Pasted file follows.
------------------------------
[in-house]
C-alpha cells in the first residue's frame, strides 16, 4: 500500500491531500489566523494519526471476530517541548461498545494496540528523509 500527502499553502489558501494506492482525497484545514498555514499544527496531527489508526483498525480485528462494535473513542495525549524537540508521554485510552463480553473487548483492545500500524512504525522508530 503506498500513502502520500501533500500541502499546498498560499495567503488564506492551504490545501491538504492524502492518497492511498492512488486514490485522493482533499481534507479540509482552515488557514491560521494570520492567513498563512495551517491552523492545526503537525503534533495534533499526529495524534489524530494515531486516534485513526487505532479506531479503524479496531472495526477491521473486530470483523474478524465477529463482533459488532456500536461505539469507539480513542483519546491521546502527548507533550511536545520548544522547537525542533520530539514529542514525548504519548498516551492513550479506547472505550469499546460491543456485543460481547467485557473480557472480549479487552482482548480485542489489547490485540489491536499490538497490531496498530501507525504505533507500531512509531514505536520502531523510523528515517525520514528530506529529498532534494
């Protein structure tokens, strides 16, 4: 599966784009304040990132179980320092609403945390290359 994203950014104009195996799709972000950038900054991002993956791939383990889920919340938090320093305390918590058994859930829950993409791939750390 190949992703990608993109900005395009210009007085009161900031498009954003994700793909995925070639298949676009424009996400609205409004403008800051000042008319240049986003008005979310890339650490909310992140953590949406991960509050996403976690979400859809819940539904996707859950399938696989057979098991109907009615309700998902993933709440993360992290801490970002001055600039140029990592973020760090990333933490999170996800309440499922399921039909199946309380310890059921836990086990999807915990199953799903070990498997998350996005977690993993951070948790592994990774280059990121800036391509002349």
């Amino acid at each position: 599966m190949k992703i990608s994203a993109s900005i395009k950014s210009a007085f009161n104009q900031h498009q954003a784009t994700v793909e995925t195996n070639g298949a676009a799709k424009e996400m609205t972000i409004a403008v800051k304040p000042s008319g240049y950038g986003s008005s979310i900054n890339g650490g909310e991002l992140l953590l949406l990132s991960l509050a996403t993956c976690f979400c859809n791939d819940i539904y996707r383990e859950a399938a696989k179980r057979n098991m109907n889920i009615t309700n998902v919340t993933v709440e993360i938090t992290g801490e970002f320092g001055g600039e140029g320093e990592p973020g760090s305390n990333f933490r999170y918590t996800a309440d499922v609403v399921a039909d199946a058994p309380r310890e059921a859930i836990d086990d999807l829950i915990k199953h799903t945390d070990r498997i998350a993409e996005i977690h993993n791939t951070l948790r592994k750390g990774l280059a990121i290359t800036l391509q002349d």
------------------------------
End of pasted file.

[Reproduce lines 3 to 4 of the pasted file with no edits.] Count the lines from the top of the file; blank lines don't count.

């Protein structure tokens, strides 16, 4: 599966784009304040990132179980320092609403945390290359 994203950014104009195996799709972000950038900054991002993956791939383990889920919340938090320093305390918590058994859930829950993409791939750390 190949992703990608993109900005395009210009007085009161900031498009954003994700793909995925070639298949676009424009996400609205409004403008800051000042008319240049986003008005979310890339650490909310992140953590949406991960509050996403976690979400859809819940539904996707859950399938696989057979098991109907009615309700998902993933709440993360992290801490970002001055600039140029990592973020760090990333933490999170996800309440499922399921039909199946309380310890059921836990086990999807915990199953799903070990498997998350996005977690993993951070948790592994990774280059990121800036391509002349």
């Amino acid at each position: 599966m190949k992703i990608s994203a993109s900005i395009k950014s210009a007085f009161n104009q900031h498009q954003a784009t994700v793909e995925t195996n070639g298949a676009a799709k424009e996400m609205t972000i409004a403008v800051k304040p000042s008319g240049y950038g986003s008005s979310i900054n890339g650490g909310e991002l992140l953590l949406l990132s991960l509050a996403t993956c976690f979400c859809n791939d819940i539904y996707r383990e859950a399938a696989k179980r057979n098991m109907n889920i009615t309700n998902v919340t993933v709440e993360i938090t992290g801490e970002f320092g001055g600039e140029g320093e990592p973020g760090s305390n990333f933490r999170y918590t996800a309440d499922v609403v399921a039909d199946a058994p309380r310890e059921a859930i836990d086990d999807l829950i915990k199953h799903t945390d070990r498997i998350a993409e996005i977690h993993n791939t951070l948790r592994k750390g990774l280059a990121i290359t800036l391509q002349d």